Pharmacogenetics of glatiramer acetate therapy for multiple sclerosis reveals drug-response markers by Grossman Iris, Avidan Nili, Singer Clara, Goldstaub Dan, Hayardeny Liat, Eyal Eli, Ben-Asher Edna, Paperna Tamar, Pe'er Itsik, Lancet Doron, Beckmann Jacques S, Miller Ariel in Pharmacogenetics and genomics (2007). PubMed

Abstract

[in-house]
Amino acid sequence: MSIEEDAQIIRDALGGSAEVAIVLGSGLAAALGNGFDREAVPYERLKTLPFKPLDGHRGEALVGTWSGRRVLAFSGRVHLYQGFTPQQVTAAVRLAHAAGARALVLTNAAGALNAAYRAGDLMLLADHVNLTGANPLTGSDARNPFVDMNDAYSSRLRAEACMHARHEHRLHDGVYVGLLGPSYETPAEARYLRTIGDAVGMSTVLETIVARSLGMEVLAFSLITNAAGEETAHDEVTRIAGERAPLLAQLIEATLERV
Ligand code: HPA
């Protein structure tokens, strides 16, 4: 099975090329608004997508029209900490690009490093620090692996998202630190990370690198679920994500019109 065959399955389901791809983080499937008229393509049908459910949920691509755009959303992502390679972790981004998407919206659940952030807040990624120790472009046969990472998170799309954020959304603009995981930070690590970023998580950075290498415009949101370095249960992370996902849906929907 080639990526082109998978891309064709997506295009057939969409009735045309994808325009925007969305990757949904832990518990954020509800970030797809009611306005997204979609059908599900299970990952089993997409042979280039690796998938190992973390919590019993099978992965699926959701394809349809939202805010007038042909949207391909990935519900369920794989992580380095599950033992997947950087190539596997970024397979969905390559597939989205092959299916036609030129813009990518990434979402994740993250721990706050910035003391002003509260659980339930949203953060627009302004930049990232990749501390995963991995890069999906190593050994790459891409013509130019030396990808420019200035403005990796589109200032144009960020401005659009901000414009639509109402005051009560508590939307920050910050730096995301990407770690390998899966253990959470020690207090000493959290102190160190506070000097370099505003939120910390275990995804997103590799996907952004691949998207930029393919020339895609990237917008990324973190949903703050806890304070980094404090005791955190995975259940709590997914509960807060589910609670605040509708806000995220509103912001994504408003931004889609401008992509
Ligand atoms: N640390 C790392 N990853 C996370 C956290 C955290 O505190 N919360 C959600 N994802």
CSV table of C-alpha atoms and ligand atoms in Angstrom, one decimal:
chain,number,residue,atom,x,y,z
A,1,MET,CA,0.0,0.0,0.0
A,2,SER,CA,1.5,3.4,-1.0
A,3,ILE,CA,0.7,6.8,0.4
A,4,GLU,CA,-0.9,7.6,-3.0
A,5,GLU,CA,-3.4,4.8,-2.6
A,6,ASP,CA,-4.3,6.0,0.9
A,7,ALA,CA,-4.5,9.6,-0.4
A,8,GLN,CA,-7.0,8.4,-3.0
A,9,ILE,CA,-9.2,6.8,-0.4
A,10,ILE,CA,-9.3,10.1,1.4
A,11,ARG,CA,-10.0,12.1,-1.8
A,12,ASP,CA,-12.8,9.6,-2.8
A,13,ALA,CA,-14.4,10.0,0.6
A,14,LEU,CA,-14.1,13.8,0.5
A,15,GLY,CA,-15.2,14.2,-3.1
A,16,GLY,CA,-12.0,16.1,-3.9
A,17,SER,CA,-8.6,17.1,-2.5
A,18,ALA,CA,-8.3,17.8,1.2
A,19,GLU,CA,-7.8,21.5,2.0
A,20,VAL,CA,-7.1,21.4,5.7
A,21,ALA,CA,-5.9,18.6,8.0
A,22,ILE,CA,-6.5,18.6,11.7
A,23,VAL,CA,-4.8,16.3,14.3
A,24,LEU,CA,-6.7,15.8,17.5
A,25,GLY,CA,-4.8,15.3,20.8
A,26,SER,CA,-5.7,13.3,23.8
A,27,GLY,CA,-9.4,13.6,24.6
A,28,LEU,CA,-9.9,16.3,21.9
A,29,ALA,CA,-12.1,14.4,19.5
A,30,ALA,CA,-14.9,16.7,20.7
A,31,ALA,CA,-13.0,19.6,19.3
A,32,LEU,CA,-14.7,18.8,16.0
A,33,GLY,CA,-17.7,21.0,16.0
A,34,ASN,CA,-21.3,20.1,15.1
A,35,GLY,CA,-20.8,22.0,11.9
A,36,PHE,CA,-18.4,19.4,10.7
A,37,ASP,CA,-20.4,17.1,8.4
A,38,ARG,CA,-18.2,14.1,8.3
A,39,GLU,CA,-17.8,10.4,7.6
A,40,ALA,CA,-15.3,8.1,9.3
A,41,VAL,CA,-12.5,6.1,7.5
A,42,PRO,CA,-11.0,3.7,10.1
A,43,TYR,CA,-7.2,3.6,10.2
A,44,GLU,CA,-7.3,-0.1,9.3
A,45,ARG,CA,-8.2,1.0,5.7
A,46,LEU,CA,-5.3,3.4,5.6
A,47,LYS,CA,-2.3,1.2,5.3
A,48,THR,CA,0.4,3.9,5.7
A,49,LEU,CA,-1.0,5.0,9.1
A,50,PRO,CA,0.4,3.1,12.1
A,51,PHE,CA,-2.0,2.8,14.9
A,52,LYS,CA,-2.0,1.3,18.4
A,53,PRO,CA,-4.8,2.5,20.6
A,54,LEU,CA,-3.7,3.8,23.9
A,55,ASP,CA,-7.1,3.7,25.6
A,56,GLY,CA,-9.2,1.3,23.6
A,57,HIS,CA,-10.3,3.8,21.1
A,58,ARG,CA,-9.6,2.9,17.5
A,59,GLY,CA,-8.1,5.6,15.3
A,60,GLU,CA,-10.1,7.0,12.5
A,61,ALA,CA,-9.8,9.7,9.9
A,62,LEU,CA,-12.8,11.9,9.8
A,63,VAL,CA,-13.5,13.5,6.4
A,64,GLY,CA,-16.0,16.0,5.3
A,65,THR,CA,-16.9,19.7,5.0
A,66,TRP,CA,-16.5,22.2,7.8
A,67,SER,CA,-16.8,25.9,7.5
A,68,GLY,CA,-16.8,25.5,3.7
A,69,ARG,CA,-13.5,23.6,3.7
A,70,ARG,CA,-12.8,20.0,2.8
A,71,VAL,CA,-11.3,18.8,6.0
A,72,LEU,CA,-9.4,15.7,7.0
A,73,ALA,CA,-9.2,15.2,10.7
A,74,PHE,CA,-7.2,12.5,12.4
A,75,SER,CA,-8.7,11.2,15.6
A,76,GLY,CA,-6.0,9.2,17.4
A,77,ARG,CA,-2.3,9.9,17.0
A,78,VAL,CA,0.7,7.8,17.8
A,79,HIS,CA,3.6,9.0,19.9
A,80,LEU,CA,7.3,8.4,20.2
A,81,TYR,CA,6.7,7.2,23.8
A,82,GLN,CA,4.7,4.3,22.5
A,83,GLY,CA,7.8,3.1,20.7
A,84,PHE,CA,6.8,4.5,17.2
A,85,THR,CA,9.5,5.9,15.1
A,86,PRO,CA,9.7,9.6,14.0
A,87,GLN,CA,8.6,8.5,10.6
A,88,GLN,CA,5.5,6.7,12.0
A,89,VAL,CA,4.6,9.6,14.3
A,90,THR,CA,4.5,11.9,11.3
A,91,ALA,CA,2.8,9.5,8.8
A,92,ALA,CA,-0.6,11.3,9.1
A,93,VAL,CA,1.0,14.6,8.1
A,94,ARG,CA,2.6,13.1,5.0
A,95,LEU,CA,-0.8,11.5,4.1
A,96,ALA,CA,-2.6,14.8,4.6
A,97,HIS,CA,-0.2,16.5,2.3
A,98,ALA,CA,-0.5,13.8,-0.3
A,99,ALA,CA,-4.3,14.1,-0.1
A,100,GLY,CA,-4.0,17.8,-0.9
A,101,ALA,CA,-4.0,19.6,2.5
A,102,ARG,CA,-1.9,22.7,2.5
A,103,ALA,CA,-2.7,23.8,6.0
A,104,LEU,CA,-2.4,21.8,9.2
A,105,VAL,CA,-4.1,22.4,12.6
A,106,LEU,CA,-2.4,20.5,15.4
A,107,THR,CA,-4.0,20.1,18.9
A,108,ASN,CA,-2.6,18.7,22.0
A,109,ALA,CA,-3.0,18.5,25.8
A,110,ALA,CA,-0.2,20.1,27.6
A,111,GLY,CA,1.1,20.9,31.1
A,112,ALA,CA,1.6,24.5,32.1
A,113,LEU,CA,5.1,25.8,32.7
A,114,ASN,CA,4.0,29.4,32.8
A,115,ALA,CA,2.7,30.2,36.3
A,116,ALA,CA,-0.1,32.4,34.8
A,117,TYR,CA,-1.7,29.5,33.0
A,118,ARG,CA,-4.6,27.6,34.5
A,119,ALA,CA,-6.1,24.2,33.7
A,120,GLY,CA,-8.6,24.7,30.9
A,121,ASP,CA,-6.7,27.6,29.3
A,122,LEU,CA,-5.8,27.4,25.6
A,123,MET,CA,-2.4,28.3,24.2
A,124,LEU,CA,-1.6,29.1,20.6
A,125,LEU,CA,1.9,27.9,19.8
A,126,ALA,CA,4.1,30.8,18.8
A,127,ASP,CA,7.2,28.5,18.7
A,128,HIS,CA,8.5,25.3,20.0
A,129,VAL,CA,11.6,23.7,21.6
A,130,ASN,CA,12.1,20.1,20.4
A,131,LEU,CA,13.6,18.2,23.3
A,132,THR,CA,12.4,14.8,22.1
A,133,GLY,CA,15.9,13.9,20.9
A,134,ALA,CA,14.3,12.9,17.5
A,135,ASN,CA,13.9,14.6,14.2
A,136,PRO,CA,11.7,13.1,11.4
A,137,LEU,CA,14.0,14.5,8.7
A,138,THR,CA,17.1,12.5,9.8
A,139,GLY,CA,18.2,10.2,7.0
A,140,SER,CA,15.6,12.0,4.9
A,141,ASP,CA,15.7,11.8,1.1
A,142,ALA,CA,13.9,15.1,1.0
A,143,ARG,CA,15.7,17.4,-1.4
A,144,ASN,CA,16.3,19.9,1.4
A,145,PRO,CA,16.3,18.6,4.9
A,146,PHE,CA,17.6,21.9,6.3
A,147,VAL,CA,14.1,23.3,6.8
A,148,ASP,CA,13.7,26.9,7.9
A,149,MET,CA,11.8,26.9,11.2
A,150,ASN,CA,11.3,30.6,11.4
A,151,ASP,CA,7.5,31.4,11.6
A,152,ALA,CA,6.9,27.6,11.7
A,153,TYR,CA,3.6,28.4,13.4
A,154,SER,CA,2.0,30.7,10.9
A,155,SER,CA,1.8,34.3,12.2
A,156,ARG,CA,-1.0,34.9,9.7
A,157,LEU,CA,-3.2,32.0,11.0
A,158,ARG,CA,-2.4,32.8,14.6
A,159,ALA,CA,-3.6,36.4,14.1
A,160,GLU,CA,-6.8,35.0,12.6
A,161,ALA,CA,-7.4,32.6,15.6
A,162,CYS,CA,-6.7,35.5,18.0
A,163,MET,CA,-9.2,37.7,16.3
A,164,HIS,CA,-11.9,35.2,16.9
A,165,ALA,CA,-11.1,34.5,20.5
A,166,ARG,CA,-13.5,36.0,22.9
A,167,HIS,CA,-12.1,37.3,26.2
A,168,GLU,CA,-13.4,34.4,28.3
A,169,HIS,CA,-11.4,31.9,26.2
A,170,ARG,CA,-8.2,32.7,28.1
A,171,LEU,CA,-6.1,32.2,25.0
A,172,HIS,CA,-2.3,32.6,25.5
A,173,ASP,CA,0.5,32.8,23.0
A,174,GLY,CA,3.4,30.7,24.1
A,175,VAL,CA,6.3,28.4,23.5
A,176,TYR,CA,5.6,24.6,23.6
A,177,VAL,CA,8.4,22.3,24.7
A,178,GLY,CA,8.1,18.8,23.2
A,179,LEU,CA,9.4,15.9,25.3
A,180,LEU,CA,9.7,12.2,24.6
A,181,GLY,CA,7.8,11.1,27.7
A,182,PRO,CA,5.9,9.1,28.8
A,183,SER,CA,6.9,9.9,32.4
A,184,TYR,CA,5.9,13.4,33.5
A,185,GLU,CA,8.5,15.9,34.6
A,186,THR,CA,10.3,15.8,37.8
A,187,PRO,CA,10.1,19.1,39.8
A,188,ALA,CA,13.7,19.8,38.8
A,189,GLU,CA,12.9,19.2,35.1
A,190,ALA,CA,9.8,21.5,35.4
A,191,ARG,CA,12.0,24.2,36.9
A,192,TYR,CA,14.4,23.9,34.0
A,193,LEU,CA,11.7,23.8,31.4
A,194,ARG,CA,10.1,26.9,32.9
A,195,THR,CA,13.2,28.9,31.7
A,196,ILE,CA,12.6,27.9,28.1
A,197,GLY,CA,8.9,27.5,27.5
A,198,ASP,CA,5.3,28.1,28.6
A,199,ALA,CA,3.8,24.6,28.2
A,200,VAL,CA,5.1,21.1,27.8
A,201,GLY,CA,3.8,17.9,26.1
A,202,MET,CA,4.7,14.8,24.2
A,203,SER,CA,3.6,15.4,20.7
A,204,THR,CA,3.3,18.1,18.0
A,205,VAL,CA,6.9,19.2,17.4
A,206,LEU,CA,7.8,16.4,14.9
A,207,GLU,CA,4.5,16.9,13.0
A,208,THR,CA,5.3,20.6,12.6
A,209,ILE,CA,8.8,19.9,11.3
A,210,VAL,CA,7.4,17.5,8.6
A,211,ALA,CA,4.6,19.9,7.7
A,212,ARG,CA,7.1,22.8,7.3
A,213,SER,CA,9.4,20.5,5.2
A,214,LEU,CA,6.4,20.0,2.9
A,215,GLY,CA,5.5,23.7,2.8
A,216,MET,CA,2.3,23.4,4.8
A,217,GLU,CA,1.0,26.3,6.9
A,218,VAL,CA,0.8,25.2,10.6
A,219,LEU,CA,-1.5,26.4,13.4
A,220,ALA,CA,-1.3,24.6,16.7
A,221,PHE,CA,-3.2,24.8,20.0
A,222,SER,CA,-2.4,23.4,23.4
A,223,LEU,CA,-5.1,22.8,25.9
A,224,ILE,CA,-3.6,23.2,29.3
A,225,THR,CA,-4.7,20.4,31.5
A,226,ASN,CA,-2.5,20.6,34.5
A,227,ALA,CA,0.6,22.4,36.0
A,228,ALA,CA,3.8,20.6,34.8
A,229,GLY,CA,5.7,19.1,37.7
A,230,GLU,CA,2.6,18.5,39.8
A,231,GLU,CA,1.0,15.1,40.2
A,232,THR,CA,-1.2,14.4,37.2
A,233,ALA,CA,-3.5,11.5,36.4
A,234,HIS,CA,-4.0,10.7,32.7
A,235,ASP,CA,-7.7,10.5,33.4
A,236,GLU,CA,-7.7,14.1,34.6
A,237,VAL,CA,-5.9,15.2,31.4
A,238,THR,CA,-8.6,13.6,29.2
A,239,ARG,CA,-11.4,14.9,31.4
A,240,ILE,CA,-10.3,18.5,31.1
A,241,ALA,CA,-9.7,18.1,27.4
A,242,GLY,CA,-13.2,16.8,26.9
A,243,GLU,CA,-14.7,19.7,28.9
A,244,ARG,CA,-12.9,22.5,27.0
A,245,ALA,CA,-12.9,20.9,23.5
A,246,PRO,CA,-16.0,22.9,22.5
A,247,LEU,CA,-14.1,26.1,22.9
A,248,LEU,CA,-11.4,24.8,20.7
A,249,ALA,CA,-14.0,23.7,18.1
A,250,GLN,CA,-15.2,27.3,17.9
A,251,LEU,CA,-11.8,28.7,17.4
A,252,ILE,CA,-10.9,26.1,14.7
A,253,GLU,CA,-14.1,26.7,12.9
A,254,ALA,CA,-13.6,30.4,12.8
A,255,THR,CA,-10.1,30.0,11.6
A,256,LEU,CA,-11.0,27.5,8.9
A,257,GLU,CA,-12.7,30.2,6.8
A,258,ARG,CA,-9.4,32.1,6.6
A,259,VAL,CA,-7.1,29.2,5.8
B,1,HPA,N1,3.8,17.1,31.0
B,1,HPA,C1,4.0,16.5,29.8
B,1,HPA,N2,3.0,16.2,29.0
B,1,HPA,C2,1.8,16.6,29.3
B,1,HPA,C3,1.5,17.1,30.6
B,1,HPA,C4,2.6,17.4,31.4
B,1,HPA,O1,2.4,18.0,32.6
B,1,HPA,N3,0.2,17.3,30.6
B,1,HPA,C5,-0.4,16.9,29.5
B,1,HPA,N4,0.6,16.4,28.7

Genetic-based optimization of treatment prescription is becoming a central research focus in the management of chronic diseases, such as multiple sclerosis, which incur a prolonged drug-regimen adjustment. This study was aimed to identify genetic markers that can predict response to glatiramer acetate (Copaxone) immunotherapy for relapsing multiple sclerosis. For this purpose, we genotyped fractional cohorts of two glatiramer acetate clinical trials for HLA-DRB1*1501 and 61 single nucleotide polymorphisms within a total of 27 candidate genes. Statistical analyses included single nucleotide polymorphism-by-single nucleotide polymorphism and haplotype tests of drug-by-genotype effects in drug-treated versus placebo-treated groups. We report the detection of a statistically significant association between glatiramer acetate response and a single nucleotide polymorphism in a T-cell receptor beta (TRB@) variant replicated in the two independent cohorts (odds ratio=6.85). Findings in the Cathepsin S (CTSS) gene (P=0.049 corrected for all single nucleotide polymorphisms and definitions tested, odds ratio=11.59) in one of the cohorts indicate a possible association that needs to be further investigated. Additionally, we recorded nominally significant associations of response with five other genes, MBP, CD86, FAS, IL1R1 and IL12RB2, which are likely to be involved in glatiramer acetate's mode-of-action, both directly and indirectly. Each of these association signals in and of itself is consistent with the no-association null-hypothesis, but the number of detected associations is surprising vis-à-vis chance expectation. Moreover, the restriction of these associations to the glatiramer acetate-treated group, rather than the placebo group, clearly demonstrates drug-specific genetic effects. These findings provide additional progress toward development of pharmacogenetics-based personalized treatment for multiple sclerosis.

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